“This purchase is intended to support the transition of our middle school students from iPads to Airbooks,” Biederwolf said of the Airbook purchase.

To support the technology purchase, the district is adding 16 charging and syncing carts for simultaneous updating when needed.

After adding the new devices, Beacon will have more than 420, Tyrone will have more than 260, the middle school will have almost 270 and the high school will have almost 470 devices.

“Each of these totals surpasses our projected enrollment,” Biederwolf said in an email.

While the district’s oldest students had 1-1 devices this year, Biederwolf said bringing the same benefit to the district’s youngest students is important because they will be even more dependent on technology as they get older and instructional technology evolves.

“It’s highly critical that we develop highly adept, technologically confident students,” Biederwolf said.

As for the teachers, they’re fully on board.

“Beacon is very excited about the investment our Board of Education has approved for our students,” Principal Janet Gottsleben said in an email. “These devices will now be available to every student, every day, all day. This 1-1 availability creates active learners who are highly engaged in the learning process. Not only are the students more engaged, but their individual skill levels are addressed through these devices.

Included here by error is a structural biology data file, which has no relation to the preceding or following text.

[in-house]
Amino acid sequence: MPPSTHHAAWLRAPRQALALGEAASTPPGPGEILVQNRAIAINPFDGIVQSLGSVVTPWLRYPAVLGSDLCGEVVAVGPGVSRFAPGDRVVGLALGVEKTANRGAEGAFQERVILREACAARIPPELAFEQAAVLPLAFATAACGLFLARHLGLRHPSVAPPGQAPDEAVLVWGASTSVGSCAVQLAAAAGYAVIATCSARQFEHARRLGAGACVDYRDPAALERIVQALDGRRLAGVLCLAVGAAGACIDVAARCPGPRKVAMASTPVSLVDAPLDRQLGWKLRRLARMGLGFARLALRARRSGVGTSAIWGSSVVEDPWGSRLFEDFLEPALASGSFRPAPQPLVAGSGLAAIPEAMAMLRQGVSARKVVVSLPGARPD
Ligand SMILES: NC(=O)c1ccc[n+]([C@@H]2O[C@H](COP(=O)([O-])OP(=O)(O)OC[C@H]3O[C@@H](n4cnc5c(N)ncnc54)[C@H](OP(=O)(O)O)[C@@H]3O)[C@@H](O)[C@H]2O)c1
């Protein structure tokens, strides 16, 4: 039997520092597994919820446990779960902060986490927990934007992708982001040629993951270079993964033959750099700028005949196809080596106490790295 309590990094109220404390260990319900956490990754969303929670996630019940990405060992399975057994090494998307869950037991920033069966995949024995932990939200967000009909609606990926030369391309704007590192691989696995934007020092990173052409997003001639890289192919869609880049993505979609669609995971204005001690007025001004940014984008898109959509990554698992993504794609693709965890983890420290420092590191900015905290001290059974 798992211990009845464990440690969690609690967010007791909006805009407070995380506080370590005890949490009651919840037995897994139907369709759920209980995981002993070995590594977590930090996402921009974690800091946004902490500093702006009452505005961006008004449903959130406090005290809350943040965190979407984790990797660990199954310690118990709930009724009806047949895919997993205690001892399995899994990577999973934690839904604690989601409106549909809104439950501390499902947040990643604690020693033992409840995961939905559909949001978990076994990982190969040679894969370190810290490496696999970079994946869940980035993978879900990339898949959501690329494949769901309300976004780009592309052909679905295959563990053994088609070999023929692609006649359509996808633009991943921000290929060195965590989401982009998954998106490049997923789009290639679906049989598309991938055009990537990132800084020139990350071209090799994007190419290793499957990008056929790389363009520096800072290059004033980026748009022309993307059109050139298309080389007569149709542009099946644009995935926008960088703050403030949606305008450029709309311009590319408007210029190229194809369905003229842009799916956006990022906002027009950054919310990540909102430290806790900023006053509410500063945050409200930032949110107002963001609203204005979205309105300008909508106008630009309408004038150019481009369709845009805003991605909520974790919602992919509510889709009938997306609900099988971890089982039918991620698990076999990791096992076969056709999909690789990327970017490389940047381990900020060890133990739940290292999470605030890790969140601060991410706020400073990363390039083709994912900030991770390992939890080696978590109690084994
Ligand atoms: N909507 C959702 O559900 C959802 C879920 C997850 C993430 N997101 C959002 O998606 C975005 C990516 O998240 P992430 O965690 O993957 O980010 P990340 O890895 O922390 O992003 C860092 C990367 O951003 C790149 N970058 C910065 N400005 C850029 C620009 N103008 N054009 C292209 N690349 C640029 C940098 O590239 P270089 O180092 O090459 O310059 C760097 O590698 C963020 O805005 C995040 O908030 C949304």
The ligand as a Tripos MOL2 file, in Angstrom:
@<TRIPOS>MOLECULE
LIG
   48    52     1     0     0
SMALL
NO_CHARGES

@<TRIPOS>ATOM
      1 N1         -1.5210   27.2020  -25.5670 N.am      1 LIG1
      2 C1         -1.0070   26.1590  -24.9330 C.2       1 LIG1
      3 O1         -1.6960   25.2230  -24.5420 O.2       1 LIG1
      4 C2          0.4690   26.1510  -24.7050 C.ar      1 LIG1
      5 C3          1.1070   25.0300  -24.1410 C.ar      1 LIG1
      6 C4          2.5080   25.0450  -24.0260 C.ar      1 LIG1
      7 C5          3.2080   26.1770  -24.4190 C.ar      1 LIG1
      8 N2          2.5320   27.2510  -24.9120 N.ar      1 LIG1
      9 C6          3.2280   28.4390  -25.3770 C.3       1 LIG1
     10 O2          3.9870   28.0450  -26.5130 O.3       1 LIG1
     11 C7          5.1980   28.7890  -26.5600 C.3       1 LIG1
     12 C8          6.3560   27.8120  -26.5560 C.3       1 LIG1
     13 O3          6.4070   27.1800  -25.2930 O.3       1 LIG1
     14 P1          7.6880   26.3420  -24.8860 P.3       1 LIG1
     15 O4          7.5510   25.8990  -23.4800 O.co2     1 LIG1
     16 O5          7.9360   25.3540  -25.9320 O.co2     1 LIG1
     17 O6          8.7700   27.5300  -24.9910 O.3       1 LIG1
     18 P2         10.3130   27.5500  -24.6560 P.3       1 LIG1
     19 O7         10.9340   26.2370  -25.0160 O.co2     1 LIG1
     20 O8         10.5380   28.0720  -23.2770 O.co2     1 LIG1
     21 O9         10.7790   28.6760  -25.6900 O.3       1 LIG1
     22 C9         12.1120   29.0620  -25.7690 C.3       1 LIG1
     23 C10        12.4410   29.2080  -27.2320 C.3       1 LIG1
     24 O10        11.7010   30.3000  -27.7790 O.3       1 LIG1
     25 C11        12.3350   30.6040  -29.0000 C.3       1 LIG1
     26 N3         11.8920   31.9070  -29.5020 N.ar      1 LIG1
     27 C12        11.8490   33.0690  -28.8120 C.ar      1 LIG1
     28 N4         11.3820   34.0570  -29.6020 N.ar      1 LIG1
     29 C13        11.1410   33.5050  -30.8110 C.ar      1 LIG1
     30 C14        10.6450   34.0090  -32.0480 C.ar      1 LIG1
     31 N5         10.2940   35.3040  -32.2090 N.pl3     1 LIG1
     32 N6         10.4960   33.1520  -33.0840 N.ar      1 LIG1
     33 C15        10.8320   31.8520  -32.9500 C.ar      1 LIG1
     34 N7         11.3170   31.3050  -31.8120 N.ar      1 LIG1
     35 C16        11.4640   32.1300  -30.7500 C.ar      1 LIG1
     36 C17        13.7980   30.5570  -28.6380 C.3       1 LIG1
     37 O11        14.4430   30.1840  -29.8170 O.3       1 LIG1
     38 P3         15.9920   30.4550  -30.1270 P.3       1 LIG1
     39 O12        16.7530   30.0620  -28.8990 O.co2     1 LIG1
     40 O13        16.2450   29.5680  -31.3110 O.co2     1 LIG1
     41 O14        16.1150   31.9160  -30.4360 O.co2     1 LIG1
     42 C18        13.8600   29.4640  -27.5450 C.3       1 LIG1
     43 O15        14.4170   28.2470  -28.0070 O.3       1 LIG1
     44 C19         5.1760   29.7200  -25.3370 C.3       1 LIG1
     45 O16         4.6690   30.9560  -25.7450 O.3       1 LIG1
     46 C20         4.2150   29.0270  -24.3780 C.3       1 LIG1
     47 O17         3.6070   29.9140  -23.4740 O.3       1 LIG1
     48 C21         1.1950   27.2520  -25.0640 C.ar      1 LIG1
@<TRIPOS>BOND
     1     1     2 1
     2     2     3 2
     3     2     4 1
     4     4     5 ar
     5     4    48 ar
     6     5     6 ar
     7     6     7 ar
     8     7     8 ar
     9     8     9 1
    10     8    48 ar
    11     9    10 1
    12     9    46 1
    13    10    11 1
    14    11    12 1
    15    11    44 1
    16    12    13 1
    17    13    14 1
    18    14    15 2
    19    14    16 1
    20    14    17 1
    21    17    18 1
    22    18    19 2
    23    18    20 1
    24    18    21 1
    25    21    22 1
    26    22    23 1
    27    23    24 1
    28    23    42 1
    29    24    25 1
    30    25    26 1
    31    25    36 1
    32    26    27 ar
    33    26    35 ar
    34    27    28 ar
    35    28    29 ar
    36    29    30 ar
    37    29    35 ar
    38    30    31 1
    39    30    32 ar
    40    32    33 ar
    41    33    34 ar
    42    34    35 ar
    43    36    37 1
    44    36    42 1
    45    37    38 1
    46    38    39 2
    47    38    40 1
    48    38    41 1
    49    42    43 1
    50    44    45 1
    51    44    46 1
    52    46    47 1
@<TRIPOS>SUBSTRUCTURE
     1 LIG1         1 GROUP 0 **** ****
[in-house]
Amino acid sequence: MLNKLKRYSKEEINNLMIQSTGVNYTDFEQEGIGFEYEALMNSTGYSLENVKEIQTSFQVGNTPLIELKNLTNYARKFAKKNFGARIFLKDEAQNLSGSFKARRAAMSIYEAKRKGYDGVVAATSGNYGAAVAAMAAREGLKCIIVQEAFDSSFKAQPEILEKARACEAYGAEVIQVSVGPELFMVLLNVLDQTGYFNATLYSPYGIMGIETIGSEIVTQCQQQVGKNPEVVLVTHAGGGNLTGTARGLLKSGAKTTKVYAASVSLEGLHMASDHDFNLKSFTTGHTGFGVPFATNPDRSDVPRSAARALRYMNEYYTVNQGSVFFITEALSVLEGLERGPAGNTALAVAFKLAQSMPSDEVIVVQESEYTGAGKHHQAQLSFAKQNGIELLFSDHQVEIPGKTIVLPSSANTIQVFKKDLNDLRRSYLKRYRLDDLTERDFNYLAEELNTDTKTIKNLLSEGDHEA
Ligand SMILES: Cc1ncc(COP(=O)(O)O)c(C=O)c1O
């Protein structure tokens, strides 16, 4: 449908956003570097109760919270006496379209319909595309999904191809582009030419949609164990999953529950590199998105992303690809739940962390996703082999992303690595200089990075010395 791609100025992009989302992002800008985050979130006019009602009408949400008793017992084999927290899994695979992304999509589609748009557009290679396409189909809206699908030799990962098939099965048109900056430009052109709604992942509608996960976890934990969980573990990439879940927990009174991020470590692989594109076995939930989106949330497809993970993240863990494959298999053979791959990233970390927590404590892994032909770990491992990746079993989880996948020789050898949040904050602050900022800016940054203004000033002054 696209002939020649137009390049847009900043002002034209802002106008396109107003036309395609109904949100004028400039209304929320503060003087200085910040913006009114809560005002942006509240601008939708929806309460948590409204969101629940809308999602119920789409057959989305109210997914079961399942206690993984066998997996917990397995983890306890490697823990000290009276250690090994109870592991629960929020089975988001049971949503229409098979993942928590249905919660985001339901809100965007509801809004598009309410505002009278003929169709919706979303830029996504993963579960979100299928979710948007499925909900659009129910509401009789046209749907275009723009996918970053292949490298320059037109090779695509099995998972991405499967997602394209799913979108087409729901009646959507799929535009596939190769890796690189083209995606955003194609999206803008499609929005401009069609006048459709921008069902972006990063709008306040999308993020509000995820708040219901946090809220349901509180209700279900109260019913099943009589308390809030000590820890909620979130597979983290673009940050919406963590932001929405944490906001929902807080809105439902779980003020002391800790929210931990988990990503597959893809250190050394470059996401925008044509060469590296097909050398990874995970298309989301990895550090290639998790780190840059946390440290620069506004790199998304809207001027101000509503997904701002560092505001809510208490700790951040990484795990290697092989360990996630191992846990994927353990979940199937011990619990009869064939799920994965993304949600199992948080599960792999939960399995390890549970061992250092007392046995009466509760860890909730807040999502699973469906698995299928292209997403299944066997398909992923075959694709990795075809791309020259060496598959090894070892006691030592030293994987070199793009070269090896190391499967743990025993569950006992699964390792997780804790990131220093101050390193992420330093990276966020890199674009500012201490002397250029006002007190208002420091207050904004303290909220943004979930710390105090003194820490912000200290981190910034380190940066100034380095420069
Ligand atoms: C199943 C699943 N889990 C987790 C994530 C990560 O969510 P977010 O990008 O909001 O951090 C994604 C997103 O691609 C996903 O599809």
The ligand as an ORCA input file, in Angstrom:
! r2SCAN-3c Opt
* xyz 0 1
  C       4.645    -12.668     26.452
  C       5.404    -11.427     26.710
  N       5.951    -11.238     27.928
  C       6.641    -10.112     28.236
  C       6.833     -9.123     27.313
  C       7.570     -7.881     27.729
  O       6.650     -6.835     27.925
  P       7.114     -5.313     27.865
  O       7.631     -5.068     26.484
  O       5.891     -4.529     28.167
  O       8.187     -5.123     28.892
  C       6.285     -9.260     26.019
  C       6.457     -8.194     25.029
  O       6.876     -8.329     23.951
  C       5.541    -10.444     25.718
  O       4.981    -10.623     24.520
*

“Some students are able to practice needed skills while the others can be challenged with more accelerated skills and concepts,” she said. “Also, the new state-required computer-adapted assessments are a new format for Michigan elementary students. With this new access, our elementary students will have the exposure from an early age to practice and become familiar with these online formats.”

Teachers in the district’s youngest grades — the kindergarten teachers — also are excited about what they can do.

“Having 1-1 iPads will allow me more flexibility in my teaching,” kindergarten teacher Lynn O’Meara said in an email. “It will help me to remediate for those with learning gaps, as well as extend learning for those who are ready.”